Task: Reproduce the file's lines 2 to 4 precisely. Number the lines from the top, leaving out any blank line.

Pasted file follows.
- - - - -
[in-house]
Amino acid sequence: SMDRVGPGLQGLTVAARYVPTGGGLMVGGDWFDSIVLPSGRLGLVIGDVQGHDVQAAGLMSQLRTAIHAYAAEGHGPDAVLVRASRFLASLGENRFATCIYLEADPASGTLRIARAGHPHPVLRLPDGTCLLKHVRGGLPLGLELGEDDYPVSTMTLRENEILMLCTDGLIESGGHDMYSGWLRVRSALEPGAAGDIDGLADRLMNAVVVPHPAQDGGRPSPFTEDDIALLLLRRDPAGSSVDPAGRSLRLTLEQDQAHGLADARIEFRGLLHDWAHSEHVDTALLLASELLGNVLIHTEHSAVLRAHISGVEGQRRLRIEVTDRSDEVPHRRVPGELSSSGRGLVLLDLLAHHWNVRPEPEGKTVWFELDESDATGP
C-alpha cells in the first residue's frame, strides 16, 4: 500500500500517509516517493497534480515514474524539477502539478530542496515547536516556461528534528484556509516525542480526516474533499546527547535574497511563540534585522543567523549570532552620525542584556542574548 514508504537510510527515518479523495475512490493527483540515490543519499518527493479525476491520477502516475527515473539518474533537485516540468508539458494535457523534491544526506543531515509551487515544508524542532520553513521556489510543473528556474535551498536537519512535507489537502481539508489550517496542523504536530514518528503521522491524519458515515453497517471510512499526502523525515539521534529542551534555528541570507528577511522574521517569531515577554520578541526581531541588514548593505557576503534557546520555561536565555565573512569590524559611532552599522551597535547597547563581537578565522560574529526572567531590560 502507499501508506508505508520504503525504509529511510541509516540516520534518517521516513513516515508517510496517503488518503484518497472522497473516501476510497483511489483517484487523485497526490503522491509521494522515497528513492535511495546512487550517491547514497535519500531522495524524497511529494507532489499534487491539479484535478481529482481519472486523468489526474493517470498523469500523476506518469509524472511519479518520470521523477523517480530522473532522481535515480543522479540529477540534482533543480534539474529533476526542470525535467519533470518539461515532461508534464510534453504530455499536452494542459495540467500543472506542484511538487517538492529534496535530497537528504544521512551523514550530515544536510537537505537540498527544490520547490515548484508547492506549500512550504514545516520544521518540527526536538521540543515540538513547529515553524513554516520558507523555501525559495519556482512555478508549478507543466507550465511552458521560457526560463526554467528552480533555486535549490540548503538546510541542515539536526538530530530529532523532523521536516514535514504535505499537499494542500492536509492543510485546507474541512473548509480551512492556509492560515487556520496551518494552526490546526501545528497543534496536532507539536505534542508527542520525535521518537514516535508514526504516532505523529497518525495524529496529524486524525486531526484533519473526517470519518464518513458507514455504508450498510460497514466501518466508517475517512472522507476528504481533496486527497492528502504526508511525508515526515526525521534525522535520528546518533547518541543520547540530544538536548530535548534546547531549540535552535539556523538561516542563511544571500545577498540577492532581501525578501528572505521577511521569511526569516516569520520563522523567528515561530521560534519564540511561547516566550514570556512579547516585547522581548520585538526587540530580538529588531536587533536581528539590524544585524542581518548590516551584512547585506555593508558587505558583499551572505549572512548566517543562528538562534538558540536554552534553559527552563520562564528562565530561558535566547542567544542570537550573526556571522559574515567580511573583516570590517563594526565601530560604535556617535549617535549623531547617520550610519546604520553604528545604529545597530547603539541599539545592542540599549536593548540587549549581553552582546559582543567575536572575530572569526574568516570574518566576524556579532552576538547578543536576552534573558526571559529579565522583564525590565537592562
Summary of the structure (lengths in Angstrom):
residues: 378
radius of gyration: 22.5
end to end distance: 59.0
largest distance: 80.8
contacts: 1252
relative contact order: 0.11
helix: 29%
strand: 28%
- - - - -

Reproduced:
Amino acid sequence: SMDRVGPGLQGLTVAARYVPTGGGLMVGGDWFDSIVLPSGRLGLVIGDVQGHDVQAAGLMSQLRTAIHAYAAEGHGPDAVLVRASRFLASLGENRFATCIYLEADPASGTLRIARAGHPHPVLRLPDGTCLLKHVRGGLPLGLELGEDDYPVSTMTLRENEILMLCTDGLIESGGHDMYSGWLRVRSALEPGAAGDIDGLADRLMNAVVVPHPAQDGGRPSPFTEDDIALLLLRRDPAGSSVDPAGRSLRLTLEQDQAHGLADARIEFRGLLHDWAHSEHVDTALLLASELLGNVLIHTEHSAVLRAHISGVEGQRRLRIEVTDRSDEVPHRRVPGELSSSGRGLVLLDLLAHHWNVRPEPEGKTVWFELDESDATGP
C-alpha cells in the first residue's frame, strides 16, 4: 500500500500517509516517493497534480515514474524539477502539478530542496515547536516556461528534528484556509516525542480526516474533499546527547535574497511563540534585522543567523549570532552620525542584556542574548 514508504537510510527515518479523495475512490493527483540515490543519499518527493479525476491520477502516475527515473539518474533537485516540468508539458494535457523534491544526506543531515509551487515544508524542532520553513521556489510543473528556474535551498536537519512535507489537502481539508489550517496542523504536530514518528503521522491524519458515515453497517471510512499526502523525515539521534529542551534555528541570507528577511522574521517569531515577554520578541526581531541588514548593505557576503534557546520555561536565555565573512569590524559611532552599522551597535547597547563581537578565522560574529526572567531590560 502507499501508506508505508520504503525504509529511510541509516540516520534518517521516513513516515508517510496517503488518503484518497472522497473516501476510497483511489483517484487523485497526490503522491509521494522515497528513492535511495546512487550517491547514497535519500531522495524524497511529494507532489499534487491539479484535478481529482481519472486523468489526474493517470498523469500523476506518469509524472511519479518520470521523477523517480530522473532522481535515480543522479540529477540534482533543480534539474529533476526542470525535467519533470518539461515532461508534464510534453504530455499536452494542459495540467500543472506542484511538487517538492529534496535530497537528504544521512551523514550530515544536510537537505537540498527544490520547490515548484508547492506549500512550504514545516520544521518540527526536538521540543515540538513547529515553524513554516520558507523555501525559495519556482512555478508549478507543466507550465511552458521560457526560463526554467528552480533555486535549490540548503538546510541542515539536526538530530530529532523532523521536516514535514504535505499537499494542500492536509492543510485546507474541512473548509480551512492556509492560515487556520496551518494552526490546526501545528497543534496536532507539536505534542508527542520525535521518537514516535508514526504516532505523529497518525495524529496529524486524525486531526484533519473526517470519518464518513458507514455504508450498510460497514466501518466508517475517512472522507476528504481533496486527497492528502504526508511525508515526515526525521534525522535520528546518533547518541543520547540530544538536548530535548534546547531549540535552535539556523538561516542563511544571500545577498540577492532581501525578501528572505521577511521569511526569516516569520520563522523567528515561530521560534519564540511561547516566550514570556512579547516585547522581548520585538526587540530580538529588531536587533536581528539590524544585524542581518548590516551584512547585506555593508558587505558583499551572505549572512548566517543562528538562534538558540536554552534553559527552563520562564528562565530561558535566547542567544542570537550573526556571522559574515567580511573583516570590517563594526565601530560604535556617535549617535549623531547617520550610519546604520553604528545604529545597530547603539541599539545592542540599549536593548540587549549581553552582546559582543567575536572575530572569526574568516570574518566576524556579532552576538547578543536576552534573558526571559529579565522583564525590565537592562
Summary of the structure (lengths in Angstrom):